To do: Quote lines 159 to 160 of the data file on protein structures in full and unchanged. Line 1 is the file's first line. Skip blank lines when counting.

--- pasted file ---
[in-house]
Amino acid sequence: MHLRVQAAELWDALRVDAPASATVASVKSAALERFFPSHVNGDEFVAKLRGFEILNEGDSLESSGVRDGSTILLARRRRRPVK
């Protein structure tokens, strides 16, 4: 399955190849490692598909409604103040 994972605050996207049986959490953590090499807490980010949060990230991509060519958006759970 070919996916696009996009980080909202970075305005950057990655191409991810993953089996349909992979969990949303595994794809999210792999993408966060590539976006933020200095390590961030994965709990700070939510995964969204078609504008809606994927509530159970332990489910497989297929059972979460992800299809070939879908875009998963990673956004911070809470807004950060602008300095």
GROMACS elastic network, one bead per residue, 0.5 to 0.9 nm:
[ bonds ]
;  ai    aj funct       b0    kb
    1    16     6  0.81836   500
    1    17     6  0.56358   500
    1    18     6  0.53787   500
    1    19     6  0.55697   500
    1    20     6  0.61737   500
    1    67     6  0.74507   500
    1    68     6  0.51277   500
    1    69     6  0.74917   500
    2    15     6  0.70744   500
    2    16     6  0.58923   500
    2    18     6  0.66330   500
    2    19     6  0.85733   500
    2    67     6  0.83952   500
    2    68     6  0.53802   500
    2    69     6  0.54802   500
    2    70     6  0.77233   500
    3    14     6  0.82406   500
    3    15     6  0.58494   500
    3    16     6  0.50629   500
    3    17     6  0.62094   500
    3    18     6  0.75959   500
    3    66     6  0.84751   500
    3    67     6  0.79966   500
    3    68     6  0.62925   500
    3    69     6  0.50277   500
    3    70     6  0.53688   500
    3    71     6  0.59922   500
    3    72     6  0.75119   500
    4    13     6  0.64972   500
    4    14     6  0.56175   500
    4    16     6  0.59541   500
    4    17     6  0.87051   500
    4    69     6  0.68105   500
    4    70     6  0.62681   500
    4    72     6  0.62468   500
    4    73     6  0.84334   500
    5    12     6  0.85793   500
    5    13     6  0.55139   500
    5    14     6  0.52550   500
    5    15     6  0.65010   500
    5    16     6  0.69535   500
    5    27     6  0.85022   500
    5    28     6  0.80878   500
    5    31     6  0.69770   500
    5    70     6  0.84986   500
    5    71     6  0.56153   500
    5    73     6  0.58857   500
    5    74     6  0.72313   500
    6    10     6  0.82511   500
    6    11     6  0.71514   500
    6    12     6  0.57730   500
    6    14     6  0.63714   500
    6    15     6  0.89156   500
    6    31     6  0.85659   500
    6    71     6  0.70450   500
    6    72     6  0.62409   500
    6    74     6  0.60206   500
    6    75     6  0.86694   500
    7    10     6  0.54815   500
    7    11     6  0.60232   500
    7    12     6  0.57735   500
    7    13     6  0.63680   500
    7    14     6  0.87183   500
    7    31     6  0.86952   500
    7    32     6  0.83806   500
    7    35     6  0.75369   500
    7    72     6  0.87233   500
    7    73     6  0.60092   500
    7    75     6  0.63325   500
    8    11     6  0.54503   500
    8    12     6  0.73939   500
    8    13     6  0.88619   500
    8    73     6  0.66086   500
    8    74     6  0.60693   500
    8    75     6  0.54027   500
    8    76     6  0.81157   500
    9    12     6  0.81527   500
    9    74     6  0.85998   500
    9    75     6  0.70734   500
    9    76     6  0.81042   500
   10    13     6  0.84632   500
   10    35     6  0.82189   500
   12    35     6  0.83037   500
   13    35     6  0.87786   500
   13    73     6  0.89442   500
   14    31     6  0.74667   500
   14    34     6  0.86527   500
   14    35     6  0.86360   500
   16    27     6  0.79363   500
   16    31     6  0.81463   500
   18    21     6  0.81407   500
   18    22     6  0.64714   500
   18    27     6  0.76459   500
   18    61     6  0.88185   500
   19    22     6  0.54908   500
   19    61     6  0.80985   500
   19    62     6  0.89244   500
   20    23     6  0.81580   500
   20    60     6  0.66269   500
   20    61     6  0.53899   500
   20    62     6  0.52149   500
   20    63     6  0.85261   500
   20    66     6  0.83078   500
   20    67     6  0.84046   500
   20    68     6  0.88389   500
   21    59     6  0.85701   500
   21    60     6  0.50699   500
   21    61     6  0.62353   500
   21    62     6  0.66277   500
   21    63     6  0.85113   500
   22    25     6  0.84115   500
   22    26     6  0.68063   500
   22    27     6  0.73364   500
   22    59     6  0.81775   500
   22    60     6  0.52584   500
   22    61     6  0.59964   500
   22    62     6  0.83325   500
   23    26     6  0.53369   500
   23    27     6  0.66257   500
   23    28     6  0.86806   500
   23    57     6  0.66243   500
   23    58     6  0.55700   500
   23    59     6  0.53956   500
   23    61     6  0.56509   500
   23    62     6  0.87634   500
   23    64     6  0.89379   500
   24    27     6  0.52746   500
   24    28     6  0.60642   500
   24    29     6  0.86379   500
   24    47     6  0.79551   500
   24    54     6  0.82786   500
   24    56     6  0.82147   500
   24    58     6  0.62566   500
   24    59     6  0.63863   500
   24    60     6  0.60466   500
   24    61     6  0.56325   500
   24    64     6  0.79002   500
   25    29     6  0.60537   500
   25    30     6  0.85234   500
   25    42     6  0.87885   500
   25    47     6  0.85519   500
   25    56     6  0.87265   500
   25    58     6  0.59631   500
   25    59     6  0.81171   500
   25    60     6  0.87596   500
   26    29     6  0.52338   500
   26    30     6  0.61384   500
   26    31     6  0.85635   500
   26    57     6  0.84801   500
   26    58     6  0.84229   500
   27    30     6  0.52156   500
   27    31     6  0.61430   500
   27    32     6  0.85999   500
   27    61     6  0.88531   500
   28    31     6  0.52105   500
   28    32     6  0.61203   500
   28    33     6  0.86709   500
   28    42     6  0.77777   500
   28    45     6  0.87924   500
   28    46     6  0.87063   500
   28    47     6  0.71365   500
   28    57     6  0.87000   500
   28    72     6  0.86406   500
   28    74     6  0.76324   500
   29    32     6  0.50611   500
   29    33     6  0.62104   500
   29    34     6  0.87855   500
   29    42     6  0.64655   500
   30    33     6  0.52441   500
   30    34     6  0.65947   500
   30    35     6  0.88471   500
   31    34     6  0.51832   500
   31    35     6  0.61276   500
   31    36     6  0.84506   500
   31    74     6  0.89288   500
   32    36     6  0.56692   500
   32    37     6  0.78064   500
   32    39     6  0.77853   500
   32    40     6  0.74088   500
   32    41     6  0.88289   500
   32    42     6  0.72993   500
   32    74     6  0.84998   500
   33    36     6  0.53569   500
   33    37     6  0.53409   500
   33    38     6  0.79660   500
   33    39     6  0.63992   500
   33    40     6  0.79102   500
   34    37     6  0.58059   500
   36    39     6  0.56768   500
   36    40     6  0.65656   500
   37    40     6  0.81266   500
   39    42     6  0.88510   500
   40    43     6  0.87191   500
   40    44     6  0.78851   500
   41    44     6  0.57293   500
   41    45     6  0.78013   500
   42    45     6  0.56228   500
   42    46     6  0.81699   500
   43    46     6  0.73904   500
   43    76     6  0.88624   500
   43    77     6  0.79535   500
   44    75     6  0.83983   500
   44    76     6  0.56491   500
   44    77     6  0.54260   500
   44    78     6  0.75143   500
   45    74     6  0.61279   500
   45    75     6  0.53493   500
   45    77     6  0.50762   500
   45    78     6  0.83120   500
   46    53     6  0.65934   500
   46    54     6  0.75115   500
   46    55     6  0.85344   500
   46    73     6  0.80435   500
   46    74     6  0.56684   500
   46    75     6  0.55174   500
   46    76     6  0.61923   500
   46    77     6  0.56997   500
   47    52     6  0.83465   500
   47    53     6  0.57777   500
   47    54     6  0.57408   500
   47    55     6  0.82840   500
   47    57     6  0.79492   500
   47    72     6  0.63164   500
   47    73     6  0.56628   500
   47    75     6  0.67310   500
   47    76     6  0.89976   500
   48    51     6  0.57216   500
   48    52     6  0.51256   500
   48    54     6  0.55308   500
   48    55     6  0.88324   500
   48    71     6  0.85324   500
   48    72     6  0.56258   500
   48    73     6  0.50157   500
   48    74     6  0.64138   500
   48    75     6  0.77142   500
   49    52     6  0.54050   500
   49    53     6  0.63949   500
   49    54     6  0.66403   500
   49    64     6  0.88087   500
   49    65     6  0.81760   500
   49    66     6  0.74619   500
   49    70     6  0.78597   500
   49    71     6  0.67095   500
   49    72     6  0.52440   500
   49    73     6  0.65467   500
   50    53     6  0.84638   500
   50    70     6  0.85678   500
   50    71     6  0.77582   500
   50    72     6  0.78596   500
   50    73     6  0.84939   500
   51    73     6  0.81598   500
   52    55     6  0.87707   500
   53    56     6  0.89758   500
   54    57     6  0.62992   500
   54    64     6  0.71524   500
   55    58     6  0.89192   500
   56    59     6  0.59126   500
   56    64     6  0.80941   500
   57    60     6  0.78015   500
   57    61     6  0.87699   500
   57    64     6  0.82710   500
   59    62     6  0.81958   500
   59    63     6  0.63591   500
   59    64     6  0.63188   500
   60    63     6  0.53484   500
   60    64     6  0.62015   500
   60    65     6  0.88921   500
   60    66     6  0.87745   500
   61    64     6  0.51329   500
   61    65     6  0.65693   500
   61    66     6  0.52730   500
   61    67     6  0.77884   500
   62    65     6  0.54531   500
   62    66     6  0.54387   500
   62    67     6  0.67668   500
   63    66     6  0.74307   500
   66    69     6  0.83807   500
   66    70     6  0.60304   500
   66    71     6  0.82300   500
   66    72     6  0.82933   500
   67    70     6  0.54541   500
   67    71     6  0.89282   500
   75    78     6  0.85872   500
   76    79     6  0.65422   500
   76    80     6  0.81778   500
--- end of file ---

   27    32     6  0.85999   500
   27    61     6  0.88531   500